- To prepare the spinach, wash and dry each leaf thoroughly. Trim out the thick stem in the center and then stack and dice the leaves into ⅛-inch (3mm) pieces.
- Add the sesame seeds, katsuobushi, and spinach to a bowl and stir to combine.
- Drizzle the sauce over the mixture evenly and then stir everything together until the sauce is evenly distributed.
- Dump the furikake onto a parchment paper-lined baking sheet spread it into an even layer.
- Put the Furikake in the oven and set the oven to 250 F (120 C) and bake for 10 minutes.
- Remove the pan from the oven and use chopsticks to stir the mixture and break up any large clusters.
- Put the pan back in the oven and continue baking for another 10 to 15 minutes, or until the Furikake is completely crisp and has no damp pieces.
- Let the Furikake cool to room temperature and use scissors to shred the nori on top.
Beth A Mortenson says
I love Furikake! I had never thought of making it myself, but I will now! Thank you, Marc!
Congratulations on your book. I will look for it when it hits the market!
Marc Matsumoto says
Hi Beth, thank you! It should be out in October.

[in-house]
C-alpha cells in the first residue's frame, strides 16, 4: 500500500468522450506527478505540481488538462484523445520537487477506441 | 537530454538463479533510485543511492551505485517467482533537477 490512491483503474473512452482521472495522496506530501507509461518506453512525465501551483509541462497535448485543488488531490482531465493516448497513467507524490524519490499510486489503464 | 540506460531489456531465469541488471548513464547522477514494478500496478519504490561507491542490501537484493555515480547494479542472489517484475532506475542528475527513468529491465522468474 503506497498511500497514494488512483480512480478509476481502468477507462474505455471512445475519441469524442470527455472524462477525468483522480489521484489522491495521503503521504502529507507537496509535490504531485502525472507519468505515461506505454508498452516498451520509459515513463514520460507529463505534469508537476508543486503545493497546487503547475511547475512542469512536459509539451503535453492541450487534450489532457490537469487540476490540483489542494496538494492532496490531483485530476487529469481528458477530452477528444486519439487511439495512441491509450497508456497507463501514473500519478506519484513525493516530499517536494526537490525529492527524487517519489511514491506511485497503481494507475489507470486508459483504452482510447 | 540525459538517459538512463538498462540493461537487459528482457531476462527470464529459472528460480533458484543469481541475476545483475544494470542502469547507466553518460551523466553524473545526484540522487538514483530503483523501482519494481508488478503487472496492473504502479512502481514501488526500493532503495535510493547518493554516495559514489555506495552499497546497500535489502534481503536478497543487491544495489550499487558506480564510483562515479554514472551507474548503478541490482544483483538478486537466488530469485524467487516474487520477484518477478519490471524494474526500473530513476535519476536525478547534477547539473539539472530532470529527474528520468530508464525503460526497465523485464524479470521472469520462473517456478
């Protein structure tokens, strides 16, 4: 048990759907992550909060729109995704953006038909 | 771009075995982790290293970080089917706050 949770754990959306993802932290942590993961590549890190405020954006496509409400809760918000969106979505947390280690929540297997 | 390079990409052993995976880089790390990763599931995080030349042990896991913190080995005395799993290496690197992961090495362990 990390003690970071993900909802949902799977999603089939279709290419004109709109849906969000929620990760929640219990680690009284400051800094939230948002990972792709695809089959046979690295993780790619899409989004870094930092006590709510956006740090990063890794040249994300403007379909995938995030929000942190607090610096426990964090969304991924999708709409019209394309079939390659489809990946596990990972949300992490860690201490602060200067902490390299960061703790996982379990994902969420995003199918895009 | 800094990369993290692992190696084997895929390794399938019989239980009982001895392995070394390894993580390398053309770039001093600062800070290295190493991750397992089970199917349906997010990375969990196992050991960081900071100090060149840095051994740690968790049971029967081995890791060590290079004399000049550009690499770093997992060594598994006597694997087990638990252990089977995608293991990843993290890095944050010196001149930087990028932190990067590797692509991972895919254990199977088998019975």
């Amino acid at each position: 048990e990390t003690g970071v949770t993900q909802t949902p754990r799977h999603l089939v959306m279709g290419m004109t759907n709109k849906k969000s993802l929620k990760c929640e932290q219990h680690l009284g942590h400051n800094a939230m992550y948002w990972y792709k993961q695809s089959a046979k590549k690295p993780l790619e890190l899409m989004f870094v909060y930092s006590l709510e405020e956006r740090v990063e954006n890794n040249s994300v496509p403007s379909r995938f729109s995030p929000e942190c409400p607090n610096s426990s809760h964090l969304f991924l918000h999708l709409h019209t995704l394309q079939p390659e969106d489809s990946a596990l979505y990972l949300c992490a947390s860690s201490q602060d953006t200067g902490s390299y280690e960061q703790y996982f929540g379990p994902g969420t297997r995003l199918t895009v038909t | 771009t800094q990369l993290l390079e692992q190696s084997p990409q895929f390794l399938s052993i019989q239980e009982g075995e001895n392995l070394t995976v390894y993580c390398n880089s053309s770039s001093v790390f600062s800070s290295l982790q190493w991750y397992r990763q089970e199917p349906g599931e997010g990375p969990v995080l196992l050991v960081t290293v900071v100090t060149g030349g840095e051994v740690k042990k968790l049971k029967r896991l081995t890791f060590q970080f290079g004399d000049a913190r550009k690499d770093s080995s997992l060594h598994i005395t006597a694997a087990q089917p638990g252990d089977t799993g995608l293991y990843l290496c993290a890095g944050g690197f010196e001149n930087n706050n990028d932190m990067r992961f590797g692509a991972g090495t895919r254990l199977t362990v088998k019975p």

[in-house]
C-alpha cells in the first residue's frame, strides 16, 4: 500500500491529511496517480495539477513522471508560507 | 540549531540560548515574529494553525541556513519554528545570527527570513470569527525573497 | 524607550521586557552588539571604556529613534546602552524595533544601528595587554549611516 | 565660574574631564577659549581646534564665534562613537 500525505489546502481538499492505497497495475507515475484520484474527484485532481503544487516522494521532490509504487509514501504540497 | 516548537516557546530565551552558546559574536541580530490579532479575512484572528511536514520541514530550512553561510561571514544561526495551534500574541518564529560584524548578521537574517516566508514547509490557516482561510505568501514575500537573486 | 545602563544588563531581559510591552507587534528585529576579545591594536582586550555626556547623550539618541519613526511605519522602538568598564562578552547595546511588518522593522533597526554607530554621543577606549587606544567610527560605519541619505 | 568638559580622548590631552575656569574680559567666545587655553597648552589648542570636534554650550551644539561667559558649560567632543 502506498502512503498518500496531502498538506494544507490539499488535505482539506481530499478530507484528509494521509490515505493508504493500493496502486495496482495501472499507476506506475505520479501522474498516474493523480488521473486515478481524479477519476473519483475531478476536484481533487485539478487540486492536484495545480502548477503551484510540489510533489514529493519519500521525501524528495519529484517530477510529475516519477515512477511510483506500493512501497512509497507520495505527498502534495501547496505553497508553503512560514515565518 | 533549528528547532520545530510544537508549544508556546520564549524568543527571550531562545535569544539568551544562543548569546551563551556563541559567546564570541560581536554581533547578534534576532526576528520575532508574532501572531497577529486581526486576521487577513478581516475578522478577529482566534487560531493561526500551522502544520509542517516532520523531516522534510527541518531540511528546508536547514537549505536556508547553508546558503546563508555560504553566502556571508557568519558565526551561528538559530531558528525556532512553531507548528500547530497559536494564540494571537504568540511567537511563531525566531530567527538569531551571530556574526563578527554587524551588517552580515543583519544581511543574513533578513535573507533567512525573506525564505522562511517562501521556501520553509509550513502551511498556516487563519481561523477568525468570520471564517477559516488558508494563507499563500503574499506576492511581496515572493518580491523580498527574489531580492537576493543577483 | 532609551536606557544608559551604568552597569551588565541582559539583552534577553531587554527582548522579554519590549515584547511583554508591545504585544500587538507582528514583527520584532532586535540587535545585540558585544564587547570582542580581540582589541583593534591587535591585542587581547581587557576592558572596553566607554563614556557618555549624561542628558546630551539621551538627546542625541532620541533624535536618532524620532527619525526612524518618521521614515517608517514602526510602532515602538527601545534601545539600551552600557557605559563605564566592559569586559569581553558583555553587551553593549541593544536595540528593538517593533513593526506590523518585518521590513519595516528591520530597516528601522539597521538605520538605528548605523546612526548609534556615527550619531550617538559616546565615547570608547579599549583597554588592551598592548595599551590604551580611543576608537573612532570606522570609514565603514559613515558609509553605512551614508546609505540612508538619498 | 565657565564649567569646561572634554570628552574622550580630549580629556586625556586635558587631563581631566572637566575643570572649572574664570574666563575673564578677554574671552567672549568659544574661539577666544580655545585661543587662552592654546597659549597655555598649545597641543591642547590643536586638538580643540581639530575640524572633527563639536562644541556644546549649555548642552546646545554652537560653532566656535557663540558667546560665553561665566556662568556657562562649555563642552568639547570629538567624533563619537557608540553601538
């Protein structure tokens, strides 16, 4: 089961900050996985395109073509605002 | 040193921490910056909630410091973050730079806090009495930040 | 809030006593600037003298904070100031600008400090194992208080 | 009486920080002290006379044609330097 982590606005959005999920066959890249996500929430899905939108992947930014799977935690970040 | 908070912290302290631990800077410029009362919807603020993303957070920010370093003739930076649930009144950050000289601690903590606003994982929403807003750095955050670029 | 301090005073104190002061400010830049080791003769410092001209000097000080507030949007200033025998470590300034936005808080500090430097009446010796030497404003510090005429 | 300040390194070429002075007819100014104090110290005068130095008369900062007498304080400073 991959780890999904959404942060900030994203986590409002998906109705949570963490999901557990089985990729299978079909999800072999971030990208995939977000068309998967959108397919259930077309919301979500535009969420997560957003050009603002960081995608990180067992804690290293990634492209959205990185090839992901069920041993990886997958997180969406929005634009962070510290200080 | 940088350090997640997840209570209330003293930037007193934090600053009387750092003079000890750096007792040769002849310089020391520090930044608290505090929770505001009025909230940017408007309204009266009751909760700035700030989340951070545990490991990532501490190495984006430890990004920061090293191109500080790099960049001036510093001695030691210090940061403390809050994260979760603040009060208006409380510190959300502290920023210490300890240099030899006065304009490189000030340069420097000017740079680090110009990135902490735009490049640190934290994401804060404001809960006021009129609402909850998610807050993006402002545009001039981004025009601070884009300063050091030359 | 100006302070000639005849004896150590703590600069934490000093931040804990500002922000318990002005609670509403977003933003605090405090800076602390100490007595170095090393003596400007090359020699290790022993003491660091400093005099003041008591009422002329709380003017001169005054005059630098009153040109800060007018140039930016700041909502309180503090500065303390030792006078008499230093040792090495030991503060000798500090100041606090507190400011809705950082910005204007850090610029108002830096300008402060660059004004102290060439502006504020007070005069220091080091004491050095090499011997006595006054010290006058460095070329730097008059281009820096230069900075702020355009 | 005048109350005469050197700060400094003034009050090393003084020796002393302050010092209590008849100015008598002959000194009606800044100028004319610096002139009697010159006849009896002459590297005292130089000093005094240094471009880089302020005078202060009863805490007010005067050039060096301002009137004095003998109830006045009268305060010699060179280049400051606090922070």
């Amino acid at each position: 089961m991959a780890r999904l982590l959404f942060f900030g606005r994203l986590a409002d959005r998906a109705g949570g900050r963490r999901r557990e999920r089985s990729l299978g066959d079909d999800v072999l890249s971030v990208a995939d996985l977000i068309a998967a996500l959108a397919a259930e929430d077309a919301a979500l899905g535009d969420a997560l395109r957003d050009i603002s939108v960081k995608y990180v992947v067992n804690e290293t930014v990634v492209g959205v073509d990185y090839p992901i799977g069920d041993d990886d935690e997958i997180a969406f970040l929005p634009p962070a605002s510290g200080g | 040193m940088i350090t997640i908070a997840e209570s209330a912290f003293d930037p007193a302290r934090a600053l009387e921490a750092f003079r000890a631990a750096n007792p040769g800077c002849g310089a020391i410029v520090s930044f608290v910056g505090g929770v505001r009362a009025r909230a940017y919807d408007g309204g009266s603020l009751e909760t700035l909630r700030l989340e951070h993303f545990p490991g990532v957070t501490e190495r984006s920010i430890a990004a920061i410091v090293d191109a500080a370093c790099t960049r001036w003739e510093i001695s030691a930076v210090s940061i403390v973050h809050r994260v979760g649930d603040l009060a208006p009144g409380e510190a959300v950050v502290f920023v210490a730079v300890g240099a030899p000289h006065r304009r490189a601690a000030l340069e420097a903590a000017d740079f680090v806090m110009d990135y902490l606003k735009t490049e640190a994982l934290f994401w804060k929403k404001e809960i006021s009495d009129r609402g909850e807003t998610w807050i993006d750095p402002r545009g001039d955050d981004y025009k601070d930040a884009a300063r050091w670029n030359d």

What a great idea! I’ve never considered making my own furikake. How could I make this with a predominately yuzu flavor? Thanks!
Marc Matsumoto says
Thanks Laura! Yuzu furikake would be awesome! The flavor of Yuzu is fairly delicate so I would recommend adding it in after you bake it. If you can find it, the best way to do this would be to toss the finished Furikake with some yuzu zest powder.
Thank you so much for the great advice!
ohhh, cool. totally forgot about furikake. I wonder if nutritional yeast (nooch) would be a possible ingredient
Marc Matsumoto says
Adding nutritional yeast in small amounts could add more umami to the mixture, however if you're thinking about replacing the katsuobushi with it, I would not recommend it. I'm working on a plant-based version of furikake that uses mushrooms for the umami component, but it's not quite there yet.
Kim Gordon says
Sounds interesting. I assume there is no reason this couldn't be done in a dehydrator?
Marc Matsumoto says
Hi Kim, that's a great idea. The only thing you'll need to be careful of is the speed of the fan. Katsuobushi is pretty light, so even in my convection oven I was worried about the particles flying all over the oven.
What a great idea! My favorite furikake is hijiki. Any advice on how to make this? Thanks so much!
Marc Matsumoto says
Hi Susan, hijiki furikake tends to be the wet type (not dried). You could make it by rehydrating the hijiki and substituting it for the spinach. You'll need to cook it a little to burn off the sake, but you can achieve this by putting the mixture in a dry non-stick frying pan and cooking over medium heat while stirring constantly until it no longer smells like alcohol. It should also have a flakey consistency, but still be damp.